How do you decide when you’re done having children?

How do you know when you're done having children?

When you get married, you’re harassed about when you’ll start popping out babies. Once you have one child, you’re bugged about when you’ll have a second little bundle of joy.

But it gets really interesting once you have two children. If you have two sons, you’ll inevitably be questioned about if you’ll try for that elusive baby girl — and if you have two daughters, people will ask about trying for a lil’ slugger.

As the parents of a son and a daughter, we’ve heard the term “million dollar family” so often that I’m starting to wonder why we aren’t actually millionaires.

How do you know when you're done having children?

Of course, that doesn’t stop our family and friends from inquiring if there might be a third or fourth in our future. Who wouldn’t want another precious grandchild, or another cute niece or nephew, right?

Years ago, yes, I admit I had small-scale “Duggar dreams” wanted four kids. Of course, that was before I had any children, and clearly I had no idea of the work, time, energy, and money involved with raising tiny people.

But now we know. And this week, our family is taking, uh, measures to ensure it won’t be getting any bigger.

(*** Edited to add: That didn’t happen. While we were waiting for the final appointment, this happened. ***)

It’s not (just) that I would have to stop working entirely for a few years, because there is no maternity leave for the self-employed — and no way I could continue to work from home with three children four and under. It’s not (just) because vacations are made for families of four. It’s not (just) because it’s easier to fit four people into a restaurant booth.

It’s not (just) because we love that our children are a year and a half apart, and we wouldn’t want to go through the “baby” stage again. It’s not (just) because I sold my maternity and nursing clothes, and sold or gave away all of our baby clothes and gear.

It’s hard to pinpoint a single reason, because there are so many reasons.

We can’t afford more than two kids — or rather, we don’t think we could provide for more than two kids properly, without making even more sacrifices than we do now. We could logistically handle more than two kids — I mean, we own a minivan — but we don’t really want to try.

I also don’t feel like we could emotionally handle more than two kids.

Having children and juggling multiple jobs is hard on a marriage — and on a person’s sanity — and I want to be in a position to guard mine a little more cautiously.

The appointment has come up pretty suddenly, and at first I found myself having the odd panicked thought. Was I totally sure? Were we completely ready to stop at two kids? I mean, babies are adorable …

You know the best way to answer those questions? Picture adding a two-year-old to your family, effective immediately. No, not a cuddly little baby — a toddler. A baby is only a baby for about eight or nine months, at least in our family. Then they’re off and running, destroying rooms as they empty your purse and overturn boxes of cereal.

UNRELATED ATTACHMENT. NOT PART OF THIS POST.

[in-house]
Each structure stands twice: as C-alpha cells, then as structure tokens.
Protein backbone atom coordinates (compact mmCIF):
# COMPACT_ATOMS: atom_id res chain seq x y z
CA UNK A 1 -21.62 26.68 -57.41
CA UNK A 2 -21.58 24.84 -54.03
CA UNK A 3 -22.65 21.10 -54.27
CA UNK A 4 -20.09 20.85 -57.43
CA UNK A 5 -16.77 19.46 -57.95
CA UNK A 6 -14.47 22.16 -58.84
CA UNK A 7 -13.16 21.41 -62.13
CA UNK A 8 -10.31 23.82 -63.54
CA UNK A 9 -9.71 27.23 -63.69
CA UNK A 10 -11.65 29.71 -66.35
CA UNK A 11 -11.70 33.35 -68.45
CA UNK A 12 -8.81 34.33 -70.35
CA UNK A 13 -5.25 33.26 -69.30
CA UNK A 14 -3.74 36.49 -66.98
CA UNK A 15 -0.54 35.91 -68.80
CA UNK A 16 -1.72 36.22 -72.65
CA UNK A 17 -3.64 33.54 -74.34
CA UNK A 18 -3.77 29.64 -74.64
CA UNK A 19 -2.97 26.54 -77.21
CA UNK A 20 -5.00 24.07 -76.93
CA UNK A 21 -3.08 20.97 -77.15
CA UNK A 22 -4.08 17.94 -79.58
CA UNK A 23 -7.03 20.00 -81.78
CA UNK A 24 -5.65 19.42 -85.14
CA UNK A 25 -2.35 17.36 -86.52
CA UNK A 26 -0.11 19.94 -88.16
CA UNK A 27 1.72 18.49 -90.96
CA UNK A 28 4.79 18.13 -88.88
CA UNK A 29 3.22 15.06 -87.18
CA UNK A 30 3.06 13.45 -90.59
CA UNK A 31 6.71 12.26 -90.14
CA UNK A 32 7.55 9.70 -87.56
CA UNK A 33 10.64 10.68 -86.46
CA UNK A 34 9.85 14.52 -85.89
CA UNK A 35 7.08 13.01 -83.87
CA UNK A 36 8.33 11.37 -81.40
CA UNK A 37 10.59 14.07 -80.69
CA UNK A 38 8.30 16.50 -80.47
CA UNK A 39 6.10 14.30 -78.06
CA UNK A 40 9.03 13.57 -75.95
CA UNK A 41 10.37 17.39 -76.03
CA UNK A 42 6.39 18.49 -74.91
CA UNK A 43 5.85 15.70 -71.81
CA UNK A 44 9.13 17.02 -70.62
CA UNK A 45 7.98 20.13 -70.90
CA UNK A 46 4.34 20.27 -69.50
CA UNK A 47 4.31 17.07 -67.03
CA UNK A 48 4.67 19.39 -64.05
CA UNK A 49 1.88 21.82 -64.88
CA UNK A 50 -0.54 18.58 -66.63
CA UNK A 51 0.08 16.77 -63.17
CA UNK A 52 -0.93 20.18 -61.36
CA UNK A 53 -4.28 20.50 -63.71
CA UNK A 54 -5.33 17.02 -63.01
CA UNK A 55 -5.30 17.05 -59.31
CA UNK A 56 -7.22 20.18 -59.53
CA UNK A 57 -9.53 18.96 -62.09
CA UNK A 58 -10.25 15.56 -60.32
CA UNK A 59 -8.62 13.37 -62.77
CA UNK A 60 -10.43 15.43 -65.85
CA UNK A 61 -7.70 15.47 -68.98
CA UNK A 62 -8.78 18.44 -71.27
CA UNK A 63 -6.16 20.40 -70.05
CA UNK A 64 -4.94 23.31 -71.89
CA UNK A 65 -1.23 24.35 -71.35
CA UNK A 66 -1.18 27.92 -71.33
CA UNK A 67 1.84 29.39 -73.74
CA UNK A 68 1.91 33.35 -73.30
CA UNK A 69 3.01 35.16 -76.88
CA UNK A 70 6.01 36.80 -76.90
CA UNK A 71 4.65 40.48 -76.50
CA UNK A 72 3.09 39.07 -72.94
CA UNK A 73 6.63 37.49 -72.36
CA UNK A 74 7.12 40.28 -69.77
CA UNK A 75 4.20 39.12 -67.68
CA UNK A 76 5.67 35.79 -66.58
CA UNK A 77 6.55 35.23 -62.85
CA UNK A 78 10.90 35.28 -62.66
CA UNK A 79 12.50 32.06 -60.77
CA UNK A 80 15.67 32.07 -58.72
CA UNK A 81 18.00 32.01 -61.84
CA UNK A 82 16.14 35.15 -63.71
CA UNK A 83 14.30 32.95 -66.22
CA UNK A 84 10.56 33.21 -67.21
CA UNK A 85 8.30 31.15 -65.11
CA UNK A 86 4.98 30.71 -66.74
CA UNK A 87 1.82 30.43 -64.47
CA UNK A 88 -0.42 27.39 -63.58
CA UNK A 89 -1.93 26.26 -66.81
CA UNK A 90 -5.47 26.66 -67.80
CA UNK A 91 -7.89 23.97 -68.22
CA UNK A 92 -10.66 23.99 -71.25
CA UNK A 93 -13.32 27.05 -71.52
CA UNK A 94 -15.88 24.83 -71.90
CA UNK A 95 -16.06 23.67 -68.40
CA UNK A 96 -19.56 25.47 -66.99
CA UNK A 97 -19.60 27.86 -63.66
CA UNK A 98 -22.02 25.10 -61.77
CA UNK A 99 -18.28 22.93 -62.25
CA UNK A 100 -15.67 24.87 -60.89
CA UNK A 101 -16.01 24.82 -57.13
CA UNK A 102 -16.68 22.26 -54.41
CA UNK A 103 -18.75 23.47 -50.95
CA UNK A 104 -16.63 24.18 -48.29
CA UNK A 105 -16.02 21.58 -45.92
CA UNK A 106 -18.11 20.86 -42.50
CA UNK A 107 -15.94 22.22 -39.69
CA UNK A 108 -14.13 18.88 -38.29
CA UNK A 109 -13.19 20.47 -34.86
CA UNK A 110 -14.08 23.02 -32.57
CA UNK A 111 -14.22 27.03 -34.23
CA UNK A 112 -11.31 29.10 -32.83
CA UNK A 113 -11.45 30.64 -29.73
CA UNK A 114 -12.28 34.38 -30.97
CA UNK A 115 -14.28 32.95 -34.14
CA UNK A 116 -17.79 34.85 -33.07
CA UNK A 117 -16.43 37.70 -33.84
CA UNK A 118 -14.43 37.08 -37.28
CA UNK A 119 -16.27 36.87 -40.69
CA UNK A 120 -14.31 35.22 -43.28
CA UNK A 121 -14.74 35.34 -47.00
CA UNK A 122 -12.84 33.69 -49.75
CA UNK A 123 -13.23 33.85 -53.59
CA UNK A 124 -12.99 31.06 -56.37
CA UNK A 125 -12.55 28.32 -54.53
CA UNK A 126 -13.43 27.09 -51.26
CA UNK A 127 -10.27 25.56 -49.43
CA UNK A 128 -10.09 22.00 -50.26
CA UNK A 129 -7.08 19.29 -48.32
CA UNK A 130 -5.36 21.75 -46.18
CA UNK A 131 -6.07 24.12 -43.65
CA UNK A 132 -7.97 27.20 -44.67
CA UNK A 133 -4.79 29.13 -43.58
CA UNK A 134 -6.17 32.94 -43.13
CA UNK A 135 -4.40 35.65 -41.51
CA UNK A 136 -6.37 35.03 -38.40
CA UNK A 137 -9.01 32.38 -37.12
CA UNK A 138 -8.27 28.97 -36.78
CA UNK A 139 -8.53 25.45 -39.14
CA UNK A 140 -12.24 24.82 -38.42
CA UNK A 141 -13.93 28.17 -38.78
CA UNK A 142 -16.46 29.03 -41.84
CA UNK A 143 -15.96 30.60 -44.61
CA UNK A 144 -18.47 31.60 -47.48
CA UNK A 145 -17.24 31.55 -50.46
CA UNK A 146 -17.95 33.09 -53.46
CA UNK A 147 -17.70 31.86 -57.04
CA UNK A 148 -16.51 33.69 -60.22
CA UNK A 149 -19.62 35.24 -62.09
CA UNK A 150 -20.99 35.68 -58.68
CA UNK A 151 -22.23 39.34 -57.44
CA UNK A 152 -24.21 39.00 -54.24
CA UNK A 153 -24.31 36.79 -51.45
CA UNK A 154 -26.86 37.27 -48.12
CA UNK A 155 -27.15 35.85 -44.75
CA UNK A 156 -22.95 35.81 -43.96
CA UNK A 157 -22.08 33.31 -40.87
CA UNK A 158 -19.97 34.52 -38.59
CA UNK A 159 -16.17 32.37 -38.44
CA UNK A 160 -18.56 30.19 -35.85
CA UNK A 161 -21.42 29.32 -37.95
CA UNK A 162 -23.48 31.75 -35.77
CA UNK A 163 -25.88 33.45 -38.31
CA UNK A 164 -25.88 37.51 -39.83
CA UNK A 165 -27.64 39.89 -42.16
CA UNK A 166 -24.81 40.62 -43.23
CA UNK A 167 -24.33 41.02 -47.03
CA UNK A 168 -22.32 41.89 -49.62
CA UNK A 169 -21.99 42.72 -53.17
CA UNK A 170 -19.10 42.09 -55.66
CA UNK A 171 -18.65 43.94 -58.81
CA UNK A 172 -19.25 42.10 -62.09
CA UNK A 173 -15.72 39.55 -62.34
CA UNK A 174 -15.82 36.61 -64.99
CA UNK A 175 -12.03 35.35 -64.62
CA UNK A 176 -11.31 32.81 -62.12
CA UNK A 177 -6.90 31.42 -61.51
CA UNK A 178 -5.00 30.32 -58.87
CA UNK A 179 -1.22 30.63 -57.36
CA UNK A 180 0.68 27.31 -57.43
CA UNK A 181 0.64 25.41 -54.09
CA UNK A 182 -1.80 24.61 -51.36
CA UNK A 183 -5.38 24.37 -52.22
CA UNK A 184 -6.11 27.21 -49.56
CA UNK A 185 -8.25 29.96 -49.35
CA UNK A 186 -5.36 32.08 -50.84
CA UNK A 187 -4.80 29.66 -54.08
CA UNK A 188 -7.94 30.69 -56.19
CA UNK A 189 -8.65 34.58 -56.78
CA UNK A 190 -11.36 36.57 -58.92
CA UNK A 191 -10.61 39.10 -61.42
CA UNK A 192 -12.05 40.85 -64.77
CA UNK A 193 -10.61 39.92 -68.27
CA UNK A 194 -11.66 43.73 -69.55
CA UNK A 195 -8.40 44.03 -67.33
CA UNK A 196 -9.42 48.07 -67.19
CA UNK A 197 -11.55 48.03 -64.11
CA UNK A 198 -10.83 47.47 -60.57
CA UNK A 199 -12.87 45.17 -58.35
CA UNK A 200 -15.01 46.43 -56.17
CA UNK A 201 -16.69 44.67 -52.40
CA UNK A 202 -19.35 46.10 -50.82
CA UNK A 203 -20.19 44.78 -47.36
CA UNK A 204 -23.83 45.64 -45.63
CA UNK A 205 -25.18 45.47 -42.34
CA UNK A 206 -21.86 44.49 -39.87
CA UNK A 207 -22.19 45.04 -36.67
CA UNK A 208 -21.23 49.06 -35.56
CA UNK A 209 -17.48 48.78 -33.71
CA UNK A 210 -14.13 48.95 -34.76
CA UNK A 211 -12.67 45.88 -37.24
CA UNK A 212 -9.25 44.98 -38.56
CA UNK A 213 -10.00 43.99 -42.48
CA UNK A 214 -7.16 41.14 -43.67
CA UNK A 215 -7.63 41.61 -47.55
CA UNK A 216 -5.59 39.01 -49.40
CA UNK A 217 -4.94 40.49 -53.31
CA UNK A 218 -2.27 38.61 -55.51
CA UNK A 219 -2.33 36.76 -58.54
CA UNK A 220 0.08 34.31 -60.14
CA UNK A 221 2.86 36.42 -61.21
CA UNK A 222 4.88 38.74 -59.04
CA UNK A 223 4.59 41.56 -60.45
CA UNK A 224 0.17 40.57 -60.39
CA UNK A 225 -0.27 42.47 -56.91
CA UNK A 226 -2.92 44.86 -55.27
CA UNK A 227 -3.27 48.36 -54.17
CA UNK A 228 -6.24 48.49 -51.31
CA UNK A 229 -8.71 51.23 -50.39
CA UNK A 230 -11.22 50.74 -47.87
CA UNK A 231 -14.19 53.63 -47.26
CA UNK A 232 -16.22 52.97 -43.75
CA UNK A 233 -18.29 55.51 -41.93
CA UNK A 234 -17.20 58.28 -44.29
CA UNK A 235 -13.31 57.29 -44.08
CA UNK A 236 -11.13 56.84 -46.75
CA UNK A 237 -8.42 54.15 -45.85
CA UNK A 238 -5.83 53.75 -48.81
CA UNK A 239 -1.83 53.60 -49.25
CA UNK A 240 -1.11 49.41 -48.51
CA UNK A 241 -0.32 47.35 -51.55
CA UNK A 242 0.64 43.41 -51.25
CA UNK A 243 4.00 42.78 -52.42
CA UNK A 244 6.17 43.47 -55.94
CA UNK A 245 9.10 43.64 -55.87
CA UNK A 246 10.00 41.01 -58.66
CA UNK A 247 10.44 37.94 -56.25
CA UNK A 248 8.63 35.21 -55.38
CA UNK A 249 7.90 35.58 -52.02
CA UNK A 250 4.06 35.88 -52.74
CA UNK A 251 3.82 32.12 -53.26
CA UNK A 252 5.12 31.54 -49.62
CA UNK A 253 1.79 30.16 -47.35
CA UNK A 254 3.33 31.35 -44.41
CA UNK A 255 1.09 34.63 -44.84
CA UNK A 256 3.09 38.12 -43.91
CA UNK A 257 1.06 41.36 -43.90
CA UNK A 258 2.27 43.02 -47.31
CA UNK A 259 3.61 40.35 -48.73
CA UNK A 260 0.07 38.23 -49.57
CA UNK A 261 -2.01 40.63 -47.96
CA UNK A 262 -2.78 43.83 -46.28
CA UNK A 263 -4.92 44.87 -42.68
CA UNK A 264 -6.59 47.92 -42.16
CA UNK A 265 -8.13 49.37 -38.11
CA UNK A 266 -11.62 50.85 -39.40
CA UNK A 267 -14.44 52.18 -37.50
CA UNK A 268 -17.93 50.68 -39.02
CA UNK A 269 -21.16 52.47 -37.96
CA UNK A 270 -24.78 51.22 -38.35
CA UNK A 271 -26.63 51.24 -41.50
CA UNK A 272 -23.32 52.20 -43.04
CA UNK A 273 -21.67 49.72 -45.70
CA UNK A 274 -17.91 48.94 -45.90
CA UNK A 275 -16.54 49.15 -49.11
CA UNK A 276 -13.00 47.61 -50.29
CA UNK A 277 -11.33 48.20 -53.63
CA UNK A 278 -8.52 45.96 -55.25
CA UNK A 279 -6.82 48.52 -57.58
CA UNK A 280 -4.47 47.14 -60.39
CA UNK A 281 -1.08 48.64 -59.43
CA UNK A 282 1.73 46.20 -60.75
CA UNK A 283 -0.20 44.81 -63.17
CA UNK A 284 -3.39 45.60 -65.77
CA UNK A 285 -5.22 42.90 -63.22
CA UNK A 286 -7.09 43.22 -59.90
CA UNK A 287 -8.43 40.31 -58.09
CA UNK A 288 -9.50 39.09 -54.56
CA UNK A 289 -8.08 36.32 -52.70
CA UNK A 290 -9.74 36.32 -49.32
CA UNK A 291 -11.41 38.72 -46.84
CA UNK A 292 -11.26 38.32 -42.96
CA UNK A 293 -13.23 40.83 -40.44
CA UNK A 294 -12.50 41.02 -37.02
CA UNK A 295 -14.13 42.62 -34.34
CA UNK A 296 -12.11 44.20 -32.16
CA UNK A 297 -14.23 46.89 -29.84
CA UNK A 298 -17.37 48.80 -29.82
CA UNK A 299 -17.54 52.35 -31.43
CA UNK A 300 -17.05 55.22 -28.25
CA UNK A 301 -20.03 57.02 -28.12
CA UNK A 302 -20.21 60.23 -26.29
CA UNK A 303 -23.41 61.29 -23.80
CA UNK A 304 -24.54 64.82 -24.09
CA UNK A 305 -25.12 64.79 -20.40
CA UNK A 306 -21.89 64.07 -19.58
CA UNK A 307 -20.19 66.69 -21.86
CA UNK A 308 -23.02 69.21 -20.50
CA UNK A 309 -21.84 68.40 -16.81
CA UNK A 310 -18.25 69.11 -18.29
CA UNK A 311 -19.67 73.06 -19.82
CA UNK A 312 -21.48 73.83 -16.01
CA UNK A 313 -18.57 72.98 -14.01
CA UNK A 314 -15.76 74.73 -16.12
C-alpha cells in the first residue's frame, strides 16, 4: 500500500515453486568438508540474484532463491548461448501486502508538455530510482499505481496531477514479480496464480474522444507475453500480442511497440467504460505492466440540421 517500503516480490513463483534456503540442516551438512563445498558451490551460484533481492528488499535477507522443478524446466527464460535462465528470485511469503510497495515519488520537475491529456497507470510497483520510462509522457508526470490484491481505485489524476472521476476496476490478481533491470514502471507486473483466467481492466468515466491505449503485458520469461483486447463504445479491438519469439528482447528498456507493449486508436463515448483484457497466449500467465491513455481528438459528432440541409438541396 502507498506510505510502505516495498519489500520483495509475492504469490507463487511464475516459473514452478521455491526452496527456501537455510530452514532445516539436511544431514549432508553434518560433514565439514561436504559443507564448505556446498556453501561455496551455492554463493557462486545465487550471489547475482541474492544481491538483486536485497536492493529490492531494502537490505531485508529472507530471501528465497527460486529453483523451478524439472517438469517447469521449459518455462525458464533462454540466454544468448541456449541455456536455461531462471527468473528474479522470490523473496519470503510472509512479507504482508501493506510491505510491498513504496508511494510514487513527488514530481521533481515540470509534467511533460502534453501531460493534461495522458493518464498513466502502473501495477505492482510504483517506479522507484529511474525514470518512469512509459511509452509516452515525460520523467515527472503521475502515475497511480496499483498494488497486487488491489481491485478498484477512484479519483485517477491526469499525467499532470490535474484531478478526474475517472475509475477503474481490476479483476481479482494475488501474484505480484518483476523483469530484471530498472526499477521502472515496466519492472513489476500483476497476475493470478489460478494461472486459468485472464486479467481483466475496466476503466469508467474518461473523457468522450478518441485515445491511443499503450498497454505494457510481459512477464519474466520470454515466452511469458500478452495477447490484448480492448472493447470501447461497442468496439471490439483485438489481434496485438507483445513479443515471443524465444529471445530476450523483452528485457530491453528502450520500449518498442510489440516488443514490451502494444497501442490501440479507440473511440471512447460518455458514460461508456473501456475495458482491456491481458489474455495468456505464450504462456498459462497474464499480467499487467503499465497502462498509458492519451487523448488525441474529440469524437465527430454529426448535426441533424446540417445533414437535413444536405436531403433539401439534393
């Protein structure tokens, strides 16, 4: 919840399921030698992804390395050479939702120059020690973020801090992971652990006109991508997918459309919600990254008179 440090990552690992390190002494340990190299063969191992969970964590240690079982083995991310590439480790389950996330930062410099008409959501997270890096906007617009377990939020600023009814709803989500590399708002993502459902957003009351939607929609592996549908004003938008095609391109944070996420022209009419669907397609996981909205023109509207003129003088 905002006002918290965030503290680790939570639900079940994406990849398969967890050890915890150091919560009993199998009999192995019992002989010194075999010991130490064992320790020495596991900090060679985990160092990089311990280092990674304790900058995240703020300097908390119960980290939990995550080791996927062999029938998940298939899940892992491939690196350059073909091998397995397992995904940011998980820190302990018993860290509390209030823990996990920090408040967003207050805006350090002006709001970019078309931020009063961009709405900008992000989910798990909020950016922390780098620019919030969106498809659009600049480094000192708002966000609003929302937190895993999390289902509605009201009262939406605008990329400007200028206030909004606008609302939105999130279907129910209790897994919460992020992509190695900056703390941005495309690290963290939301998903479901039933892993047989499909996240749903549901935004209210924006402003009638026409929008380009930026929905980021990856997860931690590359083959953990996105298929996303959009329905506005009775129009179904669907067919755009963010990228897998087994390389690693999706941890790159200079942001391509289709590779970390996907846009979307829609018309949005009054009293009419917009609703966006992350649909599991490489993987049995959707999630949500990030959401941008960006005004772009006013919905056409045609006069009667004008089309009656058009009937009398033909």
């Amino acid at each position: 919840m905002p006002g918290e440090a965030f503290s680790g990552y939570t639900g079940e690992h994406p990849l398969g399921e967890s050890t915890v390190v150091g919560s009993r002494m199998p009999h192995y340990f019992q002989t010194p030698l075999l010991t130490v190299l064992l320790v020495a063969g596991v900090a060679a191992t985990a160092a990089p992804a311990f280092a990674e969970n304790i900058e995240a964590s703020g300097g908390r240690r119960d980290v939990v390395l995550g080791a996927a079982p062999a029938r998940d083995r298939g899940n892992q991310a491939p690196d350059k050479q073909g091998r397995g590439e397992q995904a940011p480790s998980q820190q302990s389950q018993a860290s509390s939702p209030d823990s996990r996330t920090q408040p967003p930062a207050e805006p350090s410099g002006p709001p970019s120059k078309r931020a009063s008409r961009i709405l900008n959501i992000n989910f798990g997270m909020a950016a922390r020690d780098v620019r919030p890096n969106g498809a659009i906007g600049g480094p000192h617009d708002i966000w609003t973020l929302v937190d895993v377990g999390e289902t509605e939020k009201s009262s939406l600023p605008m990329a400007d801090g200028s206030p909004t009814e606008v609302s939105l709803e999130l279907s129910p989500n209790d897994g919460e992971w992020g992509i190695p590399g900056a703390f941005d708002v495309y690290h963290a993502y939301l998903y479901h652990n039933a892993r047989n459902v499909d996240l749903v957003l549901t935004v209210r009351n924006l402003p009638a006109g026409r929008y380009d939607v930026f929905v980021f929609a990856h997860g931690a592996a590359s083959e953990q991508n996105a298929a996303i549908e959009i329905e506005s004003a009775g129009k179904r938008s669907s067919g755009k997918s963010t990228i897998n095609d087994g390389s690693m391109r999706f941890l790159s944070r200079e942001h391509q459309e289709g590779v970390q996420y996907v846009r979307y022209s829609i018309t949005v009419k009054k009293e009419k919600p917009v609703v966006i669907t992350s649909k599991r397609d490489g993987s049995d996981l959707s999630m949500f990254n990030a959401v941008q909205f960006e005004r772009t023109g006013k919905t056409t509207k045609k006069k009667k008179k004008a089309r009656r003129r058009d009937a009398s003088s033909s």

Instead of asking someone if they want to have another baby, I think we should ask them if they want another child. The baby stage goes by in a split-second. Adding another member to your family is a much more serious decision than just craving the scent of a newborn. If I want to hold a baby, I’ll hold a friend’s baby … and then I’ll hand it back when it starts to cry.

I used to wonder how people would know when they were done having children. But now I know that it’s just sort of a peaceful feeling. My very wise friend (a mother of two) once told me, “You have to stop sometime,” and she’s absolutely right. Unless you really want to be like the Duggars and have 19 or 20 children, there comes a point when everyone stops — and it’s up to each family to decide when they’re ready to put on the brakes.

It’s kind of scary any time you shut yourself off from an option, and that’s what we’re doing. But it’s not only about saying no to future children — it’s about saying yes to focusing on what’s best for our family. It’s saying yes to being happy, and living a life that’s fun and comfortable and exactly right for us.

Yes, we’re closing a door. But we’re also turning a page and starting a new chapter.

The four of us are stepping into the future, together, to see what it holds.

How do you know when you're done having children?

4 Comments on “How do you decide when you’re done having children?

  1. Good thoughts. There is a lot of pressure (at least in my LDS culture) to first, have lots of kids but second, know exactly how many you'll have and third, by what age that will happen. Family planning is a personal and complicated process and there are often unforeseen changes of plan along the way.

    I like your positive focus on the future and decision to provide a happy and healthy life for them. Thanks for sharing!


  2. Thank you, BriAnn! I love your point about family-planning being personal and complicated, with unforeseen changes of plan — completely true, and something that people often overlook from the outside looking in.


  3. Love this. You’re totally reading my mind these days. I had always told myself I’d close up shop by 35, and those days are very very near… I still wait for that ‘feeling’ of knowing we’re ‘done’.


    • It’s so hard to feel DEFINITE about it either way, I think. There’s always the thought that another one would be nice, and sometimes I wonder what it would have been like to have another kid or two, but for us it just didn’t make sense. It made more sense to NOT have more than it did to HAVE more.


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